Unfortunately, Linnell falls uncharacteristically short with the album's third and fourth tracks. "Upside Down Frown" is similar in theme and mood to the excellent "Broke In Two" from the band's 2004 release, The Spine. "Climbing The Walls" is a thick, guitar-driven song that echoes the bolder and better "Wearing A Raincoat" from the same album. "Withered Hope" is the most obvious example of The Dust Brothers' influence (it was actually co-written with the storied production duo), but it's a mediocre composition concealed in dense beats and samples, so it hardly rises above the rest of the album.

With his partner running unusually low on strong material, Flansburgh is unfortunately not well-equipped to ease his burden. The only exceptional song he offers is the atmospheric "Careful What You Pack," a surprisingly contemporary-sounding track that might fit in on a Death Cab For Cutie album. Elsewhere, he is too ambitious on the multi-part mini-epic "With The Dark," which starts as a subdued acoustic track and builds into a series of theatrical song fragments. Unfortunately, that ambition is nowhere to be heard on Flansburgh's other three contributions, the goofball, throwaway pop of "Take Out The Trash" and "Feign Amnesia," and the slightly more clever and listenable goofball pop of "The Shadow Government."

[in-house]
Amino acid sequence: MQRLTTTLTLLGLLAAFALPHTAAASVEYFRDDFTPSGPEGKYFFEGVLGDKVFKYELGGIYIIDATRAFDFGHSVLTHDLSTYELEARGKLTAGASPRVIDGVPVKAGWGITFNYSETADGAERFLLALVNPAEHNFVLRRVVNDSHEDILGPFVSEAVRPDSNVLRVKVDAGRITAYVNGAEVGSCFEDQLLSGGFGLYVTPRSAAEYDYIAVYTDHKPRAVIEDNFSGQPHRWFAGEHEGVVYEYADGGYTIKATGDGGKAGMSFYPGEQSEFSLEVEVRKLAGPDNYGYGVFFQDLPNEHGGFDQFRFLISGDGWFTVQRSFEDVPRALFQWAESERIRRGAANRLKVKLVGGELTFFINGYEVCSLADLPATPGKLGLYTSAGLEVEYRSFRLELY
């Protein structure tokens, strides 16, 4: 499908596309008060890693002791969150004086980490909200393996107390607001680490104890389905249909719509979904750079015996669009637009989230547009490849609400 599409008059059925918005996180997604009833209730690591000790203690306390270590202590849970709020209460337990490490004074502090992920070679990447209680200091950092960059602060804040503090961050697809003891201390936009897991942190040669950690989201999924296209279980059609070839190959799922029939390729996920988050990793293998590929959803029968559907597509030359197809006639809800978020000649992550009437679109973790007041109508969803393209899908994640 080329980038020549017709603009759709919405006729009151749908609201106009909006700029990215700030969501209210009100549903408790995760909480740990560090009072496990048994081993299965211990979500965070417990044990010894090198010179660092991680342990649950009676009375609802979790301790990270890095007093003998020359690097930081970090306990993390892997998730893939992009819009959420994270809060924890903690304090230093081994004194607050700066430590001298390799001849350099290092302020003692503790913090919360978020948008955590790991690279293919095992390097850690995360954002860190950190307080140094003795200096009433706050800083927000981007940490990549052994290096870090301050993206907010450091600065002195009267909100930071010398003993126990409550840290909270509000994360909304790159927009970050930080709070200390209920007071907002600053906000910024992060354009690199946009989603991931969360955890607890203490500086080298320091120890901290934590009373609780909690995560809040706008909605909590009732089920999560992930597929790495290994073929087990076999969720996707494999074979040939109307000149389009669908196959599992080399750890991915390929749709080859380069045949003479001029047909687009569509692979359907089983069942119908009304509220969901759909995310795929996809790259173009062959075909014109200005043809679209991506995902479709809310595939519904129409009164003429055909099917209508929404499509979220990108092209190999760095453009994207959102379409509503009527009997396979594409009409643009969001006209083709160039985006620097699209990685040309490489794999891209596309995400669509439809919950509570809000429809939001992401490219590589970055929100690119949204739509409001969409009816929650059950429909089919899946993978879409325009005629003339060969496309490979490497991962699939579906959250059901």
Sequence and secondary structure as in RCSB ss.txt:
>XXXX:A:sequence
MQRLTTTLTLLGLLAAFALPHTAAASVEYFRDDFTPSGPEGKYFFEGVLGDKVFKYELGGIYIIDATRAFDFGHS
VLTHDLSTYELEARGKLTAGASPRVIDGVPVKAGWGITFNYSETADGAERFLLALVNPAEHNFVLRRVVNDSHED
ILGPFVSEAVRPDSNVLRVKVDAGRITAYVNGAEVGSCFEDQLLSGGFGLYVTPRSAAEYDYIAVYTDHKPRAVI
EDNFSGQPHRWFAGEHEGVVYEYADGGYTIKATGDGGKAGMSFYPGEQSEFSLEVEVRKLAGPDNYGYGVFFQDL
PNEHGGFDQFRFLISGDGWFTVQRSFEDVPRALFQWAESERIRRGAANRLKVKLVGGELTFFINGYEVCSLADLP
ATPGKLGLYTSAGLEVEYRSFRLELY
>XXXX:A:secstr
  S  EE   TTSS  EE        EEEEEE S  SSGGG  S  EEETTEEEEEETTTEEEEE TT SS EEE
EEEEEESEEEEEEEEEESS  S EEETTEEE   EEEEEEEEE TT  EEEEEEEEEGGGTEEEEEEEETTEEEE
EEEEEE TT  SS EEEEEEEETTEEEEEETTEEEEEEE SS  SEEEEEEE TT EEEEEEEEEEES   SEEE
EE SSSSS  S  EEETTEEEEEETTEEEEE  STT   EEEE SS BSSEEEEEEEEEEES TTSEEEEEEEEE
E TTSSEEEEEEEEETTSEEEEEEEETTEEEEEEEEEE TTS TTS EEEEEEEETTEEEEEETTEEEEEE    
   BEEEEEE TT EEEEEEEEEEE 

As much as I'd love to shower praise on the latest record by a band I feel such a sentimental attachment to, The Else is simply too underwhelming to establish it as any more than - at best - one of the band's most forgettable albums. For a band that has made a career on combining inspired melodies, complex lyrics, and bizarre musical flourishes and non-sequitars, this is simply too dull and too uninteresting to recommend. True, no doubt due in part to the Dust Brothers association, the album sounds impressive on a pair of headphones. But, more than anything else, it's a well-made product rather than a classic set of They Might Be Giants songs. For a band that formed roughly a quarter-century ago, it's hard to demand more. But as an introduction to a vital and storied artist, its hard not to point to the other ten albums that are better showcases of what makes They Might Be Giants so unique.

-Dan Warren